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Opioid Use clinical trials at University of California Health

29 in progress, 16 open to eligible people

Showing trials for
  • "Bupe by the Book": A Tele-Buprenorphine Clinical Trial in Public Libraries With Unstably Housed Persons With Opioid Use Disorder

    open to eligible people ages 18 years and up

    Public libraries nationwide are facing an on-premise opioid overdose crisis. Many persons with opioid use disorder (OUD) remained unhoused and profoundly hard to reach. This study innovatively develops and tests a telemedicine intervention delivered through public libraries to increase unstably housed individuals' access to bupe treatment that would prevent overdoses from occurring in the first place. The investigators will conduct a 12-week pilot 2-arm randomized controlled trial (RCT) (n=40). Research staff will recruit library patrons and randomize them to weekly telehealth at the library or in-person clinic control arms across two participating libraries in San Diego.

    at UCSD

  • Comparing Oral Buprenorphine and Injectable Buprenorphine for the Treatment of Opioid Use Disorder

    open to eligible people ages 18 years and up

    VA-BRAVE will determine whether a 28-day long-acting injectable sub-cutaneous (in the belly area) formulation of buprenorphine at a target dose of 300mg is superior in retaining Veterans in opioid treatment and in sustaining opioid abstinence compared to the daily sublingual (under the tongue) buprenorphine formulation at a target dose of 16-32 mg (standard of care). This is an open-label, randomized, controlled trial including 952 Veterans with opioid use disorder (OUD) recruited over 3 years and followed actively for 52 weeks. There are a number of secondary objectives that will be studied as well and include: comorbid substance use, both non-fatal and fatal opioid overdose, HIV and Hepatitis B (HBV) and C (HCV) testing results and risk behaviors, incarceration, quality of life, psychiatric symptoms of depression and posttraumatic stress disorder, housing status, dental health and utilization, and cost-effectiveness.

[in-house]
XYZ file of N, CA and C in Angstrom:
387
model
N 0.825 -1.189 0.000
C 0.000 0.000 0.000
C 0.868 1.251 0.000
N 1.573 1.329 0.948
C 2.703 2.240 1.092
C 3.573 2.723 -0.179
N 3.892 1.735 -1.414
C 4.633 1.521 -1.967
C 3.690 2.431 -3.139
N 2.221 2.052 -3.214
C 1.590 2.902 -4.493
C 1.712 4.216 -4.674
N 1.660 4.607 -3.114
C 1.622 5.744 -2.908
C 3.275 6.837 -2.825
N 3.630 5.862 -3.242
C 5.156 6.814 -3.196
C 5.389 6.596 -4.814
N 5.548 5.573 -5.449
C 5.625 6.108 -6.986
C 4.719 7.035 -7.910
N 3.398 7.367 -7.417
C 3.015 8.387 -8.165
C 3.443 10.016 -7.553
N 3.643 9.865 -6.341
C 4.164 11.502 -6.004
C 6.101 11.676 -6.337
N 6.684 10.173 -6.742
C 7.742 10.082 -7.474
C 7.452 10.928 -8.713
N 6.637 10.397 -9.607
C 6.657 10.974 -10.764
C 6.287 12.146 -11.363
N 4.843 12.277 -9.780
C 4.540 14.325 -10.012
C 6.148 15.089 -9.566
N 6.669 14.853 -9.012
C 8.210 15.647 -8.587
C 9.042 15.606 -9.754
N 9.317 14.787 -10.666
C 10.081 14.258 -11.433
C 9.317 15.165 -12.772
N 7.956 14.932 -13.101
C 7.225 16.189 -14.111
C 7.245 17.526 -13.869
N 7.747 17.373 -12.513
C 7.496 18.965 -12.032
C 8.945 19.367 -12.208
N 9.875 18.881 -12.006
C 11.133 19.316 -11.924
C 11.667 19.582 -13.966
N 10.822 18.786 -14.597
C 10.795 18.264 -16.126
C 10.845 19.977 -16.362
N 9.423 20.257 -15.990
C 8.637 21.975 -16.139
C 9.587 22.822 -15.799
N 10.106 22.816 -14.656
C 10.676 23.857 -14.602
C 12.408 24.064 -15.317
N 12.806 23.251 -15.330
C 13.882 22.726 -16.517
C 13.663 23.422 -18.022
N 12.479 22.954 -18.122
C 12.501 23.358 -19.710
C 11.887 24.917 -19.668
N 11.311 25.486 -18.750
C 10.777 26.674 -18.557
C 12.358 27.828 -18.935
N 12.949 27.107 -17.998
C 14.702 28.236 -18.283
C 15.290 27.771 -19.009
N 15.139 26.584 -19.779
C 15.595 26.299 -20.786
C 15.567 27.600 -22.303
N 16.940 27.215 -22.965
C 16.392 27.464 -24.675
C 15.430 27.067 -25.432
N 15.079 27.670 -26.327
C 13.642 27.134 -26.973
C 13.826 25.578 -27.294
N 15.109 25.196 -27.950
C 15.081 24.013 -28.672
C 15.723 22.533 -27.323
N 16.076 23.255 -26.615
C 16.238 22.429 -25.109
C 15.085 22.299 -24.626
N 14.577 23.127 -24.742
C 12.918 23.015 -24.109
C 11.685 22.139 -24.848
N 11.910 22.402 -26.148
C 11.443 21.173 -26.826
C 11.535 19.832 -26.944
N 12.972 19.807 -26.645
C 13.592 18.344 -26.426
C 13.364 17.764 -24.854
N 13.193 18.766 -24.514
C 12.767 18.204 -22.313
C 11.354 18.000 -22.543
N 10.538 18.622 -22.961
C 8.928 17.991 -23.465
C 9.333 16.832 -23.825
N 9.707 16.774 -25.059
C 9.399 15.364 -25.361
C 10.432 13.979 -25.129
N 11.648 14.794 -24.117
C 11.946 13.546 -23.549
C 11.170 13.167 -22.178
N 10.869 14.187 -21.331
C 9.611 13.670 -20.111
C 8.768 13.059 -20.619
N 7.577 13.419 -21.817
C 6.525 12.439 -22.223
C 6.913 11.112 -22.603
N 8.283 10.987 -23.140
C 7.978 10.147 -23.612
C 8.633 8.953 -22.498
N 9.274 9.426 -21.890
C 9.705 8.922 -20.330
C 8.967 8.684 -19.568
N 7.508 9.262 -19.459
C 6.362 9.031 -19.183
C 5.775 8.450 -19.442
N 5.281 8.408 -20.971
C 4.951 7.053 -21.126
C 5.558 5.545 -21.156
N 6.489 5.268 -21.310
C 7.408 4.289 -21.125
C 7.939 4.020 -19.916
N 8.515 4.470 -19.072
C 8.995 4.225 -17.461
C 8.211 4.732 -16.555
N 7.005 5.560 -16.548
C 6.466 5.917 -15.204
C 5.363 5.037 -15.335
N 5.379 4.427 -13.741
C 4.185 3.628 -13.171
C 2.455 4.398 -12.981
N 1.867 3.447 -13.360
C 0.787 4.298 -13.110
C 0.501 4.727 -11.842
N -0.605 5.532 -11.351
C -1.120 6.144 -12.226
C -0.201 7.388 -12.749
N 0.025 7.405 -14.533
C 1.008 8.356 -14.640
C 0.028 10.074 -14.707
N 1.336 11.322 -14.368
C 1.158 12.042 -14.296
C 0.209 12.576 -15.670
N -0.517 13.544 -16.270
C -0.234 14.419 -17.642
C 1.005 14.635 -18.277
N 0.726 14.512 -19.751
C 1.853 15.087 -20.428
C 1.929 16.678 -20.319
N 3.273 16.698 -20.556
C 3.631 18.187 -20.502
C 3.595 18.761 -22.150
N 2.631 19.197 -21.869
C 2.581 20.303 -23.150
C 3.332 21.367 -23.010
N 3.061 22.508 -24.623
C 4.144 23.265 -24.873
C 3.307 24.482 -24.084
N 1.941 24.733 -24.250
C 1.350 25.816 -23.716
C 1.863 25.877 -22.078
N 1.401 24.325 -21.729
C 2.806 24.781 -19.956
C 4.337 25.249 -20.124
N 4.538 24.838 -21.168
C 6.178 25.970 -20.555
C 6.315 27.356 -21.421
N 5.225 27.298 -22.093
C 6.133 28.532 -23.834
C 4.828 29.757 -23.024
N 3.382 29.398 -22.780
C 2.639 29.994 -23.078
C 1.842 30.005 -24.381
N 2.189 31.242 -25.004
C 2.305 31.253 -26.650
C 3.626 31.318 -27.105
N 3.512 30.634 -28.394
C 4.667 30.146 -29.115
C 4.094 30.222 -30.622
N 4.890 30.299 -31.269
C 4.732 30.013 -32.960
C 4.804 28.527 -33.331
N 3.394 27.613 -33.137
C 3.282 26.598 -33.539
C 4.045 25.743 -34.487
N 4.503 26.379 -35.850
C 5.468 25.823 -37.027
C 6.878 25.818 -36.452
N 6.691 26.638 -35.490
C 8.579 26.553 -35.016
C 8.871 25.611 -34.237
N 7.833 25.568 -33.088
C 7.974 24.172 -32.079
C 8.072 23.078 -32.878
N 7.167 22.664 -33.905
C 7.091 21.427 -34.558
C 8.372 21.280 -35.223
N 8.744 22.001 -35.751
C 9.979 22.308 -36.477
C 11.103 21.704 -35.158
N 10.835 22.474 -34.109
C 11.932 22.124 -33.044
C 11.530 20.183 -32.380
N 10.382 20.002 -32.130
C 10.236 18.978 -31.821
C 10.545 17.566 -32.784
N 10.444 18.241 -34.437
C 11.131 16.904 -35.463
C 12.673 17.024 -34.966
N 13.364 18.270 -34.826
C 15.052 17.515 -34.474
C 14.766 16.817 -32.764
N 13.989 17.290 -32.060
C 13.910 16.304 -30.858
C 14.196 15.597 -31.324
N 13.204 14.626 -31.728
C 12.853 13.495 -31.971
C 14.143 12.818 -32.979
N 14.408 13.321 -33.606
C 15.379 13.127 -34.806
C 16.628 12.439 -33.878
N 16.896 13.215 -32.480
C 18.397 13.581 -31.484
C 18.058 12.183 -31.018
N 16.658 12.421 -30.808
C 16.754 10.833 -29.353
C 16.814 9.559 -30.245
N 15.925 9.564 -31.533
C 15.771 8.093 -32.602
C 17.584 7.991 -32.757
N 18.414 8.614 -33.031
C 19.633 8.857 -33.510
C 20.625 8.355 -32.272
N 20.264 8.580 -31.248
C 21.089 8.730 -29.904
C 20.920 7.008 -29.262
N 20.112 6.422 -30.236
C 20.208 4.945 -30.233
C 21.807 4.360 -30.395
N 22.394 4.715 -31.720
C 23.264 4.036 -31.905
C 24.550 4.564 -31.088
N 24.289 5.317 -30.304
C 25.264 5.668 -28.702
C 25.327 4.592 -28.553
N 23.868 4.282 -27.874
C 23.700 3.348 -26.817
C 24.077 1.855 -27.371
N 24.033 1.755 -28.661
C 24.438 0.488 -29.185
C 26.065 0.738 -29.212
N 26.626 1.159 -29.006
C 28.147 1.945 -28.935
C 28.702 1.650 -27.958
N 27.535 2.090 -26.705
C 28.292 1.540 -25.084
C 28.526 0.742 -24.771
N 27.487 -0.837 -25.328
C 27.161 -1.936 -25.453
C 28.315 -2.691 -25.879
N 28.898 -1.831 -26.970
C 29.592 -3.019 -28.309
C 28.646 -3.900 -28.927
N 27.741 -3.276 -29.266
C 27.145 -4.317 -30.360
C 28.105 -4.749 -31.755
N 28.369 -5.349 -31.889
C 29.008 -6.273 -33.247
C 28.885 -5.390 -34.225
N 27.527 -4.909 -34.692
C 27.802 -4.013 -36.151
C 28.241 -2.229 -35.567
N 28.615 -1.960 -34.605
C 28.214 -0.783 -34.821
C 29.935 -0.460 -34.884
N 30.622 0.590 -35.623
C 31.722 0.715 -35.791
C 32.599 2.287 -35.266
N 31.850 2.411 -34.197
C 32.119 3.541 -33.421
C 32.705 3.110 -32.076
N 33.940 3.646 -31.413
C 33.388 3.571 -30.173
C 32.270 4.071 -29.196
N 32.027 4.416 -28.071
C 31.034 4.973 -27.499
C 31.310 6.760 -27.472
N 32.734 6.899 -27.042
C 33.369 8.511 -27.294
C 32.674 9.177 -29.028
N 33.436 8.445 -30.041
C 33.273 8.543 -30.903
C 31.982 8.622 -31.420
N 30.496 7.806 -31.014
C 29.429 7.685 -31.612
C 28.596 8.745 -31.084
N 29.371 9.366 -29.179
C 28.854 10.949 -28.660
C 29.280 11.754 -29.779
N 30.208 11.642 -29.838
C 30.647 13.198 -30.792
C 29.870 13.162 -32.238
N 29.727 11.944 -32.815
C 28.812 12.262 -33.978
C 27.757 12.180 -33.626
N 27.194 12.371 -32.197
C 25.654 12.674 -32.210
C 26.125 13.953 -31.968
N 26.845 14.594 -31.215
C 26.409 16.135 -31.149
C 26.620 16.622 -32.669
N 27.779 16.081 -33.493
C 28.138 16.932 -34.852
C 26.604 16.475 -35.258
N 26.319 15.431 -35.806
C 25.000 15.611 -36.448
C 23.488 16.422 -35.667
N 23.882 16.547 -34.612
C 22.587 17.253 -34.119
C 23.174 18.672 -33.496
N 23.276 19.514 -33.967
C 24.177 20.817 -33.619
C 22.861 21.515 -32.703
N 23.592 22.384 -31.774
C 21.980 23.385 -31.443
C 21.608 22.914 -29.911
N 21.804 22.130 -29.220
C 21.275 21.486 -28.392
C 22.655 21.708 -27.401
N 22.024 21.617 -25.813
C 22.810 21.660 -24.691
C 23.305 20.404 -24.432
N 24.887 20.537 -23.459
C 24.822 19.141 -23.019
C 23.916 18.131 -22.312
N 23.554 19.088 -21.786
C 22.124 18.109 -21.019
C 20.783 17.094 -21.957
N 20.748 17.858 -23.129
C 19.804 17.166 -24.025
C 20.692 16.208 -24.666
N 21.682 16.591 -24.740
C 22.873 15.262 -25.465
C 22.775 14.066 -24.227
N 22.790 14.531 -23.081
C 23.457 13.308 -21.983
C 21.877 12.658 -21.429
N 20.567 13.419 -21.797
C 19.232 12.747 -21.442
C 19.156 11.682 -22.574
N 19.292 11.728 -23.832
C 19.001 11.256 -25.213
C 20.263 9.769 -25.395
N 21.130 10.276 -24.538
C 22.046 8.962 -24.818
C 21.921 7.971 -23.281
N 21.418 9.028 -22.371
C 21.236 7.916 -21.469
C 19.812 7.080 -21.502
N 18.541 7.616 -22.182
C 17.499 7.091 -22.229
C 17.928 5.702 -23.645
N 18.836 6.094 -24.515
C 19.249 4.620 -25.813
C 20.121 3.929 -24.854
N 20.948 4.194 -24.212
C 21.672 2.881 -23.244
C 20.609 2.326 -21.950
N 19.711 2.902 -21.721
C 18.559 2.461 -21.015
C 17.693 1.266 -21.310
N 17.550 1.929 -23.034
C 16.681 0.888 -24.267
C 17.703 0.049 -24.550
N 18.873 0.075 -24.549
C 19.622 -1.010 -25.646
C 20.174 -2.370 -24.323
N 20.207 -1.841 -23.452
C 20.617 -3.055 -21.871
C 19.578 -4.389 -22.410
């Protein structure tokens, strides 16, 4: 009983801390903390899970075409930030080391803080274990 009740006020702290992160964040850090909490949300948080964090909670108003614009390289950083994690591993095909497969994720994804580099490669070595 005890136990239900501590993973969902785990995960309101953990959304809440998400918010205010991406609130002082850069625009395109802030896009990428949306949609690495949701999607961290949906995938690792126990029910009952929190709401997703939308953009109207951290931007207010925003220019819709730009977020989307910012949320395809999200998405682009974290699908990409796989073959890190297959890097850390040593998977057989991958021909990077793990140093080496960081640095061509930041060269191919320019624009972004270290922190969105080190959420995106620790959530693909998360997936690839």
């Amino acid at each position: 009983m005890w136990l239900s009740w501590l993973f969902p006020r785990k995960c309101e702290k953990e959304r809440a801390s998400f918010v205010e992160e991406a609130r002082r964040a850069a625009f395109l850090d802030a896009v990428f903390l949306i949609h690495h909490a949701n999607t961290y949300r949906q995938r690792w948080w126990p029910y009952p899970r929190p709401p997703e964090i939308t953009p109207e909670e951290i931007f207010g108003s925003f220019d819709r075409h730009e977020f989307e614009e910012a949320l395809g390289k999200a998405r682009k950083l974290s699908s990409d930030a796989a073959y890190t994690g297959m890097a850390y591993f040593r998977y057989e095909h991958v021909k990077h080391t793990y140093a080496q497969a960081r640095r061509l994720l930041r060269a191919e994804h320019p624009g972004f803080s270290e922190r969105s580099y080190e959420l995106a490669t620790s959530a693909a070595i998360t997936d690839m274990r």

at UCSF

  • Gabapentin to Reduce Opioid Use Postoperatively (GROUP) in Children

    open to eligible people ages up to 17 years

    The primary objective of this study is to determine if the peri and post operative use of gabapentin in children reduces the need for narcotics after thoracic surgery. We hypothesize that patients who are given gabapentin will need fewer morphine equivalents postoperatively than those who were not given gabapentin

    at UC Davis

  • Adapting the HOPE Online Support Intervention to Increase Uptake of Medications for Opioid Use Disorder

    open to eligible people ages 18 years and up

    In a randomized controlled trial, with 3, 6-month and 1-year follow-up, this application aims to explore whether and how the HOPE intervention can be adapted to increase MOUD uptake among OUD patients, assess the effectiveness of using HOPE to increase MOUD requests, and analyze online community data to improve future intervention implementation and sustainability.

    at UC Irvine

  • ENDOblock: Bilateral Superficial Cervical Blocks With Local Wound Infiltration in Thyroid Surgery

    open to eligible people ages 18-99

    This is a single center, prospective, double-blinded randomized controlled trial comparing the efficacy of bilateral superficial cervical plexus blocks (BSCPB) with local wound infiltration vs placebo with local wound infiltration in reducing thyroid surgery postoperative pain. Primary outcomes assessed are post operative pain, quality of life/recovery, post operative nausea/vomiting and opioid use.

    at UC Davis

  • Improving Equitable Access to Naloxone to Prevent Opioid Overdose Deaths Within Syringe Service Programs (SAIA-Naloxone)